Monday, October 09, 2006

The Aleut teach Hugo Chavez a lesson

The world may not yet be flat, but Hugo Chavez has exploited our internal divisions and his own resources to assail the policies of George W. Bush. Chavez has long stated that the Bush administration was behind a coup attempt in 2002. The matter is not resolved. In recent years, the cost of oil has increased Chavez's leverage in the region. Chavez has also sought out sympathetic regimes in Cuba and Bolivia, and he has tried to promote potential allies in other countries. He has made a strange partnership with Tehran also. Many experts declare that nation-state bonds will diminish in priority compared to other links and fueled by the Internet. In his reduced-cost oil programs, Chavez has used the politics of leaders in New England and New York to comment on the policies of Bush, with cheap oil as the key to the door.

It is very interesting, with all this in mind, that a Native American tribe has refused cheap heating oil to protest recent actions by Hugo Chavez, CNN:
ANCHORAGE, Alaska (AP) -- In Alaska's native villages, the punishing winter cold is already penetrating the walls of the lightly insulated plywood homes, many of the villagers are desperately poor, and heating-oil prices are among the highest in the nation.

And yet a few of the small communities want to refuse free heating oil from Venezuela, on the patriotic principle that no foreigner has the right to call their president "the devil."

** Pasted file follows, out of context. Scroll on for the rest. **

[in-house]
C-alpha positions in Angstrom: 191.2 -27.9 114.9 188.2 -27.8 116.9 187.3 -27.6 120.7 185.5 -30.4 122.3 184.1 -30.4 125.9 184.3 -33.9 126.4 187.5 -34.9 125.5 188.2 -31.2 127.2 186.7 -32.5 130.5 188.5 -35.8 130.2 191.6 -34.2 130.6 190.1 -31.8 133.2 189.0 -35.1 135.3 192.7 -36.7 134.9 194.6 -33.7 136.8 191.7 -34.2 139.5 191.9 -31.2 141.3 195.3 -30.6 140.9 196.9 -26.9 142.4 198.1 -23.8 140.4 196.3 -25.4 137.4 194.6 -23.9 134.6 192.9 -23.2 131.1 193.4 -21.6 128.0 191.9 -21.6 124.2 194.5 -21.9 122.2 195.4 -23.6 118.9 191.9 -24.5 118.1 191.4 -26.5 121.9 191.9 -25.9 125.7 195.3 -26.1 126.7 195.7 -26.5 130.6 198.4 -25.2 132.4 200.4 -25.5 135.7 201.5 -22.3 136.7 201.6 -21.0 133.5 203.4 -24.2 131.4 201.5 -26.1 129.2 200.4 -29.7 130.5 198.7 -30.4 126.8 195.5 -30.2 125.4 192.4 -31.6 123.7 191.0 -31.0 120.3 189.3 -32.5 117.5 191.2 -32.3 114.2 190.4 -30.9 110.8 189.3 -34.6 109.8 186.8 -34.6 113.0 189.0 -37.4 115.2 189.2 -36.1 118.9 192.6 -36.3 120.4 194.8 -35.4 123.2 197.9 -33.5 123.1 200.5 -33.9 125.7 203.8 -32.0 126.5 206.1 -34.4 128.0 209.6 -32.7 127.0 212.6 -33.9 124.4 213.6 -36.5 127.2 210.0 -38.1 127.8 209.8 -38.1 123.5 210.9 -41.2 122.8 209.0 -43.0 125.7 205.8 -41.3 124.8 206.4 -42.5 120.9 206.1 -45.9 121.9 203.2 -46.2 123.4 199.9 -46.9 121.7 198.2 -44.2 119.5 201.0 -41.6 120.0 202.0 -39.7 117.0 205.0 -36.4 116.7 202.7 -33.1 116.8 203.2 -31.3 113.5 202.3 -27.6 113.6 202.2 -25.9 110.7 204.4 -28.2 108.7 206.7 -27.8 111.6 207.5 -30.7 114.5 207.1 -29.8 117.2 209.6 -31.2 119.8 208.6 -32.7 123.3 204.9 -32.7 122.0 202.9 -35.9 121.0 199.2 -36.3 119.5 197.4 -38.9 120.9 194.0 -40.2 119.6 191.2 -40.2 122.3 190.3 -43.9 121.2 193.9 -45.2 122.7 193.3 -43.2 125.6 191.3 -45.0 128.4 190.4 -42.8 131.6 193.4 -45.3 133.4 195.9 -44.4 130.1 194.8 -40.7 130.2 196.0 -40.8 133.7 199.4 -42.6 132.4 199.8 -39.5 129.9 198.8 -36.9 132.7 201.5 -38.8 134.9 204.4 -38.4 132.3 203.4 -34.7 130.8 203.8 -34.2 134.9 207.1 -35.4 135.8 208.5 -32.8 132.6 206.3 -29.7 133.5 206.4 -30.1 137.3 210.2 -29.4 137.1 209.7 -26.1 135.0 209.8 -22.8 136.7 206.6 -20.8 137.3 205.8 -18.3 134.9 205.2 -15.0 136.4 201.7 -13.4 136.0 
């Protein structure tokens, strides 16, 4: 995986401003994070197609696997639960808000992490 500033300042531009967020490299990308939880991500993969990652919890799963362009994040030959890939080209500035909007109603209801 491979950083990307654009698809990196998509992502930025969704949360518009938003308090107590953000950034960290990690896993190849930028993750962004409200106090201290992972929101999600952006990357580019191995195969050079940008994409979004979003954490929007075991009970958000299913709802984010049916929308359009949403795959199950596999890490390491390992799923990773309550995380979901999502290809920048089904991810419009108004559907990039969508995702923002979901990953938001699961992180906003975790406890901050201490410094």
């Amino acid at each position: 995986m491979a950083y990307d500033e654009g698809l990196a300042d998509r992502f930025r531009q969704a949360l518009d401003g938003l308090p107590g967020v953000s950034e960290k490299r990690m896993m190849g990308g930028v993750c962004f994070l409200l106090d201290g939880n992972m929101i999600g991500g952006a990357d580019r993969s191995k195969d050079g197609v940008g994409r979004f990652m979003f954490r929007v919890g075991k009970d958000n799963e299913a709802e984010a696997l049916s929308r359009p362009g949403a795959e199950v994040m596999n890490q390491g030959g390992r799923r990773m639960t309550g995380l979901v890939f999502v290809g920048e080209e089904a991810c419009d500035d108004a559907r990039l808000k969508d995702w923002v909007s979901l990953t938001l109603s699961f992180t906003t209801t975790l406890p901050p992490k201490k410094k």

The heating oil is being offered by the petroleum company controlled by Venezuelan President Hugo Chavez, President Bush's nemesis. While scores of Alaska's Eskimo and Indian villages say they have no choice but to accept, others would rather suffer.

"As a citizen of this country, you can have your own opinion of our president and our country. But I don't want a foreigner coming in here and bashing us," said Justine Gunderson, administrator for the tribal council in the Aleut village of Nelson Lagoon. "Even though we're in economically dire straits, it was the right choice to make."

Nelson Lagoon residents pay more than $5 a gallon for oil -- or at least $300 a month per household -- to heat their homes along the wind-swept coast of the Bering Sea, where temperatures can dip to minus-15. About one-quarter of the 70 villagers are looking for work, in part because Alaska's salmon fishing industry has been hit hard by competition from fish farms.

The donation to Alaska's native villages has focused attention on the rampant poverty and high fuel prices in a state that is otherwise awash in oil -- and oil profits. In 2005, 86 percent of the Alaska's general fund, or $2.8 billion, came from oil from the North Slope.

The Aleutian Pribilof Islands Association, a native nonprofit organization that would have handled the heating oil donation on behalf of 291 households in Nelson Lagoon, Atka, St. Paul and St. George, rejected the offer because of the insults Chavez has hurled at Bush.
It would be nice if the United States government, or a NGO, were to do something to help the Aleut as well as acknowledge their patriotism.

1 Comments:

Anonymous mccain said...

Thanks for posting on the Alaska thing. I can't get trackbacks to work here, so I'll post it in the comments if that is okay:

Eskimos to Chavez: Shove it up your gas

2:35 PM  

Post a Comment

<< Home